Animation: Kinematicsc: Nov 05, 2021
Introduction to Forward Kinematics
In computer animation techniques, forward kinematics uses the joint orientation and offset to propagate the animation throughout the entire skeleton.
That one line summarizes most of the computer animation.
To understand what it means, we have to understand animation. “What is animation?”
We can see the renders or visuals, but animation brings these things to life. Therefore we can say animation is the process of bringing virtual objects to life!
Okay, that sounds good enough. I will improve my definition as I progress forward in the animation research.
Once we know what it means to animate - bring life to objects, one follow-up question is, “But how does animation work?”
There are different ways to animate the same object. The best example is life. Everything that has life can be called animated. Another is by applying natural forces to some objects such that the force makes them move or simply animated. “Hey, we are talking about virtual objects, there is no force or life in the virtual world?”"
Since it’s the virtual world, we can always create force. The complexity of these forces depends on the amount of precision and compute.
Let’s focus on skeletal animation for time being. These animations are inspired by the biology of skeletons where joints are responsible for the movements of bones. In computer graphics applications, these joints are defined by either 2D or 3D coordinates in space. Once we move these joints, it will change the orientation of the bone, and as a result, we have a motion!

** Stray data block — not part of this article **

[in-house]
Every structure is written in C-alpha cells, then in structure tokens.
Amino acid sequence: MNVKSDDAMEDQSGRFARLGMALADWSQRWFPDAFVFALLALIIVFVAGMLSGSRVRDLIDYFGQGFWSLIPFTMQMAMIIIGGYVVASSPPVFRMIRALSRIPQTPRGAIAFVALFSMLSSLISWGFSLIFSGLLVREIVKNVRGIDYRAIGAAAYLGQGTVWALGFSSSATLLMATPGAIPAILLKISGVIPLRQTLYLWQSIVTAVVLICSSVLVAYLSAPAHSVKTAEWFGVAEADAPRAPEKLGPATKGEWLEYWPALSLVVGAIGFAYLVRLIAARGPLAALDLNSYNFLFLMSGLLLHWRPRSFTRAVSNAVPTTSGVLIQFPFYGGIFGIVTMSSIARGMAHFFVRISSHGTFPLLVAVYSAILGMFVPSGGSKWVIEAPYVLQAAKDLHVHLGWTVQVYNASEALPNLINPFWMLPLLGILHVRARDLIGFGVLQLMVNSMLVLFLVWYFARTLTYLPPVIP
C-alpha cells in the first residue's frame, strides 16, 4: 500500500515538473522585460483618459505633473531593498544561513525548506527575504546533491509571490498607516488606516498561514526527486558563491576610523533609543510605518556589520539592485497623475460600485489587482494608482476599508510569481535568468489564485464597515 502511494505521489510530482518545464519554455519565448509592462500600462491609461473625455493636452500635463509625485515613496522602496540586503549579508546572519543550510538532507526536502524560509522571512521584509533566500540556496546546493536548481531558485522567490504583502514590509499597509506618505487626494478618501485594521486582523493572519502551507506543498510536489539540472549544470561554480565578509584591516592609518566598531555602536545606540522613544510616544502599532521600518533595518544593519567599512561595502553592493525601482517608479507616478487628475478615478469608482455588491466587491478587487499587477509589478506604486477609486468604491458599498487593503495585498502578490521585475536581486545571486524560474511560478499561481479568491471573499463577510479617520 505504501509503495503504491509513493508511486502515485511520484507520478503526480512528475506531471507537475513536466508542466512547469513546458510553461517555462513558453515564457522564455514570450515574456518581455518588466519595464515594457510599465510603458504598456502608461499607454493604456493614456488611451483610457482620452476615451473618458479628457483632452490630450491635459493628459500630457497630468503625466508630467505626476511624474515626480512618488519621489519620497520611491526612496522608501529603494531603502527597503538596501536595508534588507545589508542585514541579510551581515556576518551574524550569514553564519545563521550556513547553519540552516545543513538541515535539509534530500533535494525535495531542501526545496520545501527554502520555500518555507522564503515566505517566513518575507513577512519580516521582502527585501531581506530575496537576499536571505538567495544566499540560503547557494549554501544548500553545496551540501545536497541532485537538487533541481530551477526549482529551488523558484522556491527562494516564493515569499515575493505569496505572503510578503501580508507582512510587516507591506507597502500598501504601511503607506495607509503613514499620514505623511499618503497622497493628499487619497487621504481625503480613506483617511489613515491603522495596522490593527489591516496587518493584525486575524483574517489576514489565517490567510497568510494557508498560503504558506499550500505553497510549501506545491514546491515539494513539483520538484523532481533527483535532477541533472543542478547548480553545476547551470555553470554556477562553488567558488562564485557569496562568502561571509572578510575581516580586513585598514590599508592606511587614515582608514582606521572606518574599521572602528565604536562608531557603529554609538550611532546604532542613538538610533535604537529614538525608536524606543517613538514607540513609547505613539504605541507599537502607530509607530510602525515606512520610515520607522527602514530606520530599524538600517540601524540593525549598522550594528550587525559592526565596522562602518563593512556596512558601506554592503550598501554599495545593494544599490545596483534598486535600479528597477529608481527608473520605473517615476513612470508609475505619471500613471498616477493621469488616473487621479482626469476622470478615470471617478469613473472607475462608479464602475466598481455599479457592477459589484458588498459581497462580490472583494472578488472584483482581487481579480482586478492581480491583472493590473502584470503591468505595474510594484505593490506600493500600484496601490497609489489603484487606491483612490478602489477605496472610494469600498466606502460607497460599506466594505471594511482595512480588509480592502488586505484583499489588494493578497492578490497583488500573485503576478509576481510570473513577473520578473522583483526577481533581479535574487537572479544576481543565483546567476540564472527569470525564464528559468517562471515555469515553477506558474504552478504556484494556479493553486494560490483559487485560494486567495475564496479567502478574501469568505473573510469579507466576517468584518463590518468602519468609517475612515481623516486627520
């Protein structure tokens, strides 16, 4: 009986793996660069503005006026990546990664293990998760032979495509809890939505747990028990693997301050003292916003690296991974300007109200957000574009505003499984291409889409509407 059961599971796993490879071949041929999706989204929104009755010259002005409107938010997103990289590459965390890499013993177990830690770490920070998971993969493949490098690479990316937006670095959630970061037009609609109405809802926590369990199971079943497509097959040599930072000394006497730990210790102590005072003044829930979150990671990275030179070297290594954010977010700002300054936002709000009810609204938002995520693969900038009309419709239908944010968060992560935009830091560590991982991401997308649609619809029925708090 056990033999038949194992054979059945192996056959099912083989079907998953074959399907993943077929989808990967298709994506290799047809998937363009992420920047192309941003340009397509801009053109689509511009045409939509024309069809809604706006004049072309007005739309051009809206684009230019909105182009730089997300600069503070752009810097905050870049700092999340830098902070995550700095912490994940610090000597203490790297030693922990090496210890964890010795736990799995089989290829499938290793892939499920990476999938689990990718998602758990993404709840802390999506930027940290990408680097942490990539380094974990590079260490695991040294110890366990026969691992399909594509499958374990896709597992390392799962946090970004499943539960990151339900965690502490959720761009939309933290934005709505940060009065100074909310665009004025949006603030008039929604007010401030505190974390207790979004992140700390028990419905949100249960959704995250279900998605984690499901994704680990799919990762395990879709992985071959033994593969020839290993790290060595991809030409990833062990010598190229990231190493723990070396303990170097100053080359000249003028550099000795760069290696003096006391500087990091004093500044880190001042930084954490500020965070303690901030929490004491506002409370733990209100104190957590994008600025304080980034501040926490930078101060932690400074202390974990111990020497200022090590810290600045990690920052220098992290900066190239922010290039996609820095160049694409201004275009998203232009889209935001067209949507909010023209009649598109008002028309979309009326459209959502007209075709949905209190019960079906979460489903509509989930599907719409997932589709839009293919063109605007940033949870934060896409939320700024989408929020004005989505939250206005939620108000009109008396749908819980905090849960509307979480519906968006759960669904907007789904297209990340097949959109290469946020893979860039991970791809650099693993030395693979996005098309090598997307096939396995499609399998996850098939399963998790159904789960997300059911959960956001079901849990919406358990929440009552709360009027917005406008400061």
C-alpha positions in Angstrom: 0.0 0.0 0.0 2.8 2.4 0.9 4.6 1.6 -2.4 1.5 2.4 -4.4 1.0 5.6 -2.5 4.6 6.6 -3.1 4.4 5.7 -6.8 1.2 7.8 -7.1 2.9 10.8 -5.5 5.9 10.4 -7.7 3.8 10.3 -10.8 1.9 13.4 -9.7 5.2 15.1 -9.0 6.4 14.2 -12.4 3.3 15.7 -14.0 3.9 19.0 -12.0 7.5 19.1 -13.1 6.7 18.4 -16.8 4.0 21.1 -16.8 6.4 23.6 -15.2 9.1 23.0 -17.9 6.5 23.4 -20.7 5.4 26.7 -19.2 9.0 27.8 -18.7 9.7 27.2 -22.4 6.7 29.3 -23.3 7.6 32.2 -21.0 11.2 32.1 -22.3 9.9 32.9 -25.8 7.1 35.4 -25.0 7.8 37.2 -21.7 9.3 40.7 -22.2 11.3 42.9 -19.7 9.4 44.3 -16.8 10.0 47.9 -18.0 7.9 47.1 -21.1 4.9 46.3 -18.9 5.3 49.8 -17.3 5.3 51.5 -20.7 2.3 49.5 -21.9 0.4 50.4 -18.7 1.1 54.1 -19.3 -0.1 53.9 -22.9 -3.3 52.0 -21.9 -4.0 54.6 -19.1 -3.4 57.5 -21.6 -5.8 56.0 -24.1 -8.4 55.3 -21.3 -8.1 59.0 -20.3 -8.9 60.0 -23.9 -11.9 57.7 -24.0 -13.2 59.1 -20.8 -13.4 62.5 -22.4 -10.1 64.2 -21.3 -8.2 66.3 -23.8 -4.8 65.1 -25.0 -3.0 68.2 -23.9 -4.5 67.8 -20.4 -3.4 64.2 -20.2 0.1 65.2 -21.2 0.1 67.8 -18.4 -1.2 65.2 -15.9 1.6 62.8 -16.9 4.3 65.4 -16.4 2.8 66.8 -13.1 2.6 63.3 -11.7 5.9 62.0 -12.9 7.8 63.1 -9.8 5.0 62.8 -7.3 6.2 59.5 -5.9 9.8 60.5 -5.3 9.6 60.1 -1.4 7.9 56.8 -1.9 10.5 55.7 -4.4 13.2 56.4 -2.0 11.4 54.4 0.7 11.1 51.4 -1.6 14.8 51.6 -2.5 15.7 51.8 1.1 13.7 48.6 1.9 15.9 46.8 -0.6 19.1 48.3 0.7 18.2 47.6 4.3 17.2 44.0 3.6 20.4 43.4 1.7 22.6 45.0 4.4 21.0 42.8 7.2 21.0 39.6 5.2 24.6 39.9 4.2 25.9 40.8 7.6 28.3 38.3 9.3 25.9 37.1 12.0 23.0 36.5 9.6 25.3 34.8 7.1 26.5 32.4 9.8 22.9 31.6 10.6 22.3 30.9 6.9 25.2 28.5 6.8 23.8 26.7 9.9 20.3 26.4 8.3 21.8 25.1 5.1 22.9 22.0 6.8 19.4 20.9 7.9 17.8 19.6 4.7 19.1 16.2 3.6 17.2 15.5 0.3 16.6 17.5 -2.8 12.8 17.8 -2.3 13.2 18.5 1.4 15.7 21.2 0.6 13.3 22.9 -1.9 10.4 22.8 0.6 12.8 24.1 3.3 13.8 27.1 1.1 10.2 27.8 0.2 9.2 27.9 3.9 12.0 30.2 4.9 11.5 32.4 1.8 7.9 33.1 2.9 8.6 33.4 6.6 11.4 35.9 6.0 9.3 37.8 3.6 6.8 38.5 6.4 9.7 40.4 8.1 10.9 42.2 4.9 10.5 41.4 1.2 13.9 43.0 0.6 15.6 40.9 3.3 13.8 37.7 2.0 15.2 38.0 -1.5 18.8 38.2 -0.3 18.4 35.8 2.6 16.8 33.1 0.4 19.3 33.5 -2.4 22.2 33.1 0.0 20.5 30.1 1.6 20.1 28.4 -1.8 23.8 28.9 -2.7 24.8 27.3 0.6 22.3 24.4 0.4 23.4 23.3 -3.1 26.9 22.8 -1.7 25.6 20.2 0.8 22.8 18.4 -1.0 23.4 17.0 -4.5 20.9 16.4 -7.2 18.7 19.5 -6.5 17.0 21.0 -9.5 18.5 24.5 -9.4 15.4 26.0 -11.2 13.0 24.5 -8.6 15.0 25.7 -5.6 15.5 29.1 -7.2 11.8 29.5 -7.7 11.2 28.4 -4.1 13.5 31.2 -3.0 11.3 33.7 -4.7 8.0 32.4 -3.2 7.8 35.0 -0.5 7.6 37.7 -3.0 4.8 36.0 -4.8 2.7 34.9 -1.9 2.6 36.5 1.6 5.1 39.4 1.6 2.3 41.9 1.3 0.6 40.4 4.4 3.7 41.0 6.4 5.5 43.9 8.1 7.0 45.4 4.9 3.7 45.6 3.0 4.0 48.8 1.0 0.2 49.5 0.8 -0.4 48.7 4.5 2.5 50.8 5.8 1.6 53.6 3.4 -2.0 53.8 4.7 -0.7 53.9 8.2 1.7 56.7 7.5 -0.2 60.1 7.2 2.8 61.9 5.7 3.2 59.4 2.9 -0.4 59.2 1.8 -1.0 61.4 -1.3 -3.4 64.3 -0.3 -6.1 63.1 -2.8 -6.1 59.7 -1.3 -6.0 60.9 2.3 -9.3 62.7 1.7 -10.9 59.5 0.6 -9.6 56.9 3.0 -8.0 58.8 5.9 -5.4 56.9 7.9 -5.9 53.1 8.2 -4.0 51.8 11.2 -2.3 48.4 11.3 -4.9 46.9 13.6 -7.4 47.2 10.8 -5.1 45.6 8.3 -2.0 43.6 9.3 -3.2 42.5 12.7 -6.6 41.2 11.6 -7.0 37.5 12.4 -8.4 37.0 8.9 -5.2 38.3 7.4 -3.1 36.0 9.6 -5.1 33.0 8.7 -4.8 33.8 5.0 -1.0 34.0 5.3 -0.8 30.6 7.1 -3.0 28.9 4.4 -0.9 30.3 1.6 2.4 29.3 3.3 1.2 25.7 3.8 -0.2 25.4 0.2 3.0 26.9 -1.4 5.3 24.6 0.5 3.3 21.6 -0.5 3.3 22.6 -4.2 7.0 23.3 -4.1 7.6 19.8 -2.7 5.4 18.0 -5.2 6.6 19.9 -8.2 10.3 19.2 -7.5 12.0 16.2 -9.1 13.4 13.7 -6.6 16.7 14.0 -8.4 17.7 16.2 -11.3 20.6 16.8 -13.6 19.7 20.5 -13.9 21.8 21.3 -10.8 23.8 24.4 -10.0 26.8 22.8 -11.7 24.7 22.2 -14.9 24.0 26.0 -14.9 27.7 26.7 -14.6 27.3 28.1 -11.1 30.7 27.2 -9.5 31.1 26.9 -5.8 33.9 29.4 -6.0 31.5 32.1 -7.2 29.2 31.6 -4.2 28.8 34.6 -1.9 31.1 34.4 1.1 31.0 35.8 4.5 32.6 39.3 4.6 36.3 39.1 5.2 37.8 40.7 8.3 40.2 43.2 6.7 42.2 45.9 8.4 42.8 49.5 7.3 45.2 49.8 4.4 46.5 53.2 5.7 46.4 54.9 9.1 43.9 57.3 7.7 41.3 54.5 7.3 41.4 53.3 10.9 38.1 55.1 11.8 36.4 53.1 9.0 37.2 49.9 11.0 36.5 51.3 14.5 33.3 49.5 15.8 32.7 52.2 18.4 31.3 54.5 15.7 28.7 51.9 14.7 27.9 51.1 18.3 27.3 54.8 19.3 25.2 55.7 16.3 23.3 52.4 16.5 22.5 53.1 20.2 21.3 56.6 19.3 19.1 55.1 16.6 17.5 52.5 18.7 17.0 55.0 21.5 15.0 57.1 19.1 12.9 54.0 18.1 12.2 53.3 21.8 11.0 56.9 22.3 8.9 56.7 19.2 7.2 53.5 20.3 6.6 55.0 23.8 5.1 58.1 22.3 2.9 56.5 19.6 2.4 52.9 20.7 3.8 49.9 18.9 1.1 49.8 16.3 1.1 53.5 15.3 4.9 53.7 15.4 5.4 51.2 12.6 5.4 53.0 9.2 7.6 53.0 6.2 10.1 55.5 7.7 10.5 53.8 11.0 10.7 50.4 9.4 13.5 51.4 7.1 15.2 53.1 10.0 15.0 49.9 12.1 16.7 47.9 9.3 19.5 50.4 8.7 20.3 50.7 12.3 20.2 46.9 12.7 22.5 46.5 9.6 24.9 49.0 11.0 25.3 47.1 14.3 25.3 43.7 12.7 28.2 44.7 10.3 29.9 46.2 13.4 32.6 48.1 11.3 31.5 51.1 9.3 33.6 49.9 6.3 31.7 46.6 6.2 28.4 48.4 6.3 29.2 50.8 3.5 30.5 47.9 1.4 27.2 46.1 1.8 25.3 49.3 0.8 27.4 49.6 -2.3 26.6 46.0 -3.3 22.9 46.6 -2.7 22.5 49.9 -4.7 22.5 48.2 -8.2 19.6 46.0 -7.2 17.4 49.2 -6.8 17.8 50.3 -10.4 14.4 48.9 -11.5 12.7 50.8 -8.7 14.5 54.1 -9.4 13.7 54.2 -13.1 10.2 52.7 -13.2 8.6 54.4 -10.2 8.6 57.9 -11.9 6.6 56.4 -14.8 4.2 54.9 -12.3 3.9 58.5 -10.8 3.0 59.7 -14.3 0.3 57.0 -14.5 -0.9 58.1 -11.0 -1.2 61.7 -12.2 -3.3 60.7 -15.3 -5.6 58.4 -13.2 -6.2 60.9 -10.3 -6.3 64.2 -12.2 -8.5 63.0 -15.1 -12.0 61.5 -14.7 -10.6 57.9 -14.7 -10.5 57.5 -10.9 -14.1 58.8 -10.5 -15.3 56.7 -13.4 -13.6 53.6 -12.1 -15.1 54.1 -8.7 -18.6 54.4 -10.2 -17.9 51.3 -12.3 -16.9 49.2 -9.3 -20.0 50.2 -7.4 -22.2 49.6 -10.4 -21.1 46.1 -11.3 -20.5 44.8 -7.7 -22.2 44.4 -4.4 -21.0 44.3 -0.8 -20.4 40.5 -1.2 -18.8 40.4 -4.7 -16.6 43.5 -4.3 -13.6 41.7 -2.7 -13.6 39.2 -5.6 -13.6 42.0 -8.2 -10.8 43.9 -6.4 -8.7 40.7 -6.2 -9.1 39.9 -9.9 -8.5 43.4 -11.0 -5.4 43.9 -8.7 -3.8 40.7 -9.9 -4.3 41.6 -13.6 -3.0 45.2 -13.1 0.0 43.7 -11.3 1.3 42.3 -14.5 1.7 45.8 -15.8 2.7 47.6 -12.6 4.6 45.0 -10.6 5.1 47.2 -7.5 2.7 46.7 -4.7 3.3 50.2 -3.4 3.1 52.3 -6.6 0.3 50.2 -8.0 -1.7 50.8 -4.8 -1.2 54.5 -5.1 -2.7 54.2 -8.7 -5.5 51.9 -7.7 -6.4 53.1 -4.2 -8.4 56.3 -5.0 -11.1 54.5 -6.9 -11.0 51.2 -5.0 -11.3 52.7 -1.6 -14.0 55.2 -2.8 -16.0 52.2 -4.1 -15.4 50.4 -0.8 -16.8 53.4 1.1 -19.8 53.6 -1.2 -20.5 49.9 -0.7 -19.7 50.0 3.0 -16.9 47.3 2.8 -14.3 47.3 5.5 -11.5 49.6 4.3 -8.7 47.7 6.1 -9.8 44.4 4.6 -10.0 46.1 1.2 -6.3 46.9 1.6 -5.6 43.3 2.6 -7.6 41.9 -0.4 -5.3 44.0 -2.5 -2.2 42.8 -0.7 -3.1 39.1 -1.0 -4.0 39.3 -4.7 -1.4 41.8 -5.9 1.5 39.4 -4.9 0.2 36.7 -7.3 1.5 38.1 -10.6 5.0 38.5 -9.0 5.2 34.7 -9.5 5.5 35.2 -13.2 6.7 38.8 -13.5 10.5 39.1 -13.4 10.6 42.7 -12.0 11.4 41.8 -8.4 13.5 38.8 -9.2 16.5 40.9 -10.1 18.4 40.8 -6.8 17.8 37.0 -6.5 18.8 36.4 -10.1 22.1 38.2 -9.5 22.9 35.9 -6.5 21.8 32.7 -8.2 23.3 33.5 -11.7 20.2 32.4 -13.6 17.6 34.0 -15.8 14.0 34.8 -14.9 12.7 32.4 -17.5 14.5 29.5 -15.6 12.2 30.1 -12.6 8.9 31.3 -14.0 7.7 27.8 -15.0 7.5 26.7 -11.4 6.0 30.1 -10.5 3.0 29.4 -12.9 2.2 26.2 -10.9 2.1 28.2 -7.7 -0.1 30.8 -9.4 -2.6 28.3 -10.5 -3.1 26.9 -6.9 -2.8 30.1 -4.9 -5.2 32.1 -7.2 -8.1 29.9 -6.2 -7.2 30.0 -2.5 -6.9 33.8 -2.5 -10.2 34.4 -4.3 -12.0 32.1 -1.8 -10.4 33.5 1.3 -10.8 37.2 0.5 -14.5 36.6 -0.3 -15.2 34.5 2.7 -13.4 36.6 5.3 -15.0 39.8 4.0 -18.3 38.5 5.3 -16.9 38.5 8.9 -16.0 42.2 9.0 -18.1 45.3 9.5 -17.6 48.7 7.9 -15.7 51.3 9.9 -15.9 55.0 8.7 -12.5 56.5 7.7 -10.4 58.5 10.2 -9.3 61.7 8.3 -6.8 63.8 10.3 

“How does this change come in?”
If we have physics-based simulation, we can apply forces on these joints! We can create muscles that control the joints.
Otherwise, these forces are something the animator does by manually adjusting the orientation.
Once we have our orientation, we will use it to calculate the skeletal pose. Then we repeat this process for different poses at different “key-frames” to define the animation. Key-frames are like checkpoints that mark the expected pose at a given time.
Once we have the key points, all we have to do is apply interpolation!
This concept is really simple, and I will discuss it further along with this series.
The only missing part “How does know joint orientation helps estimate the pose?”
The answer lies in forward kinematics.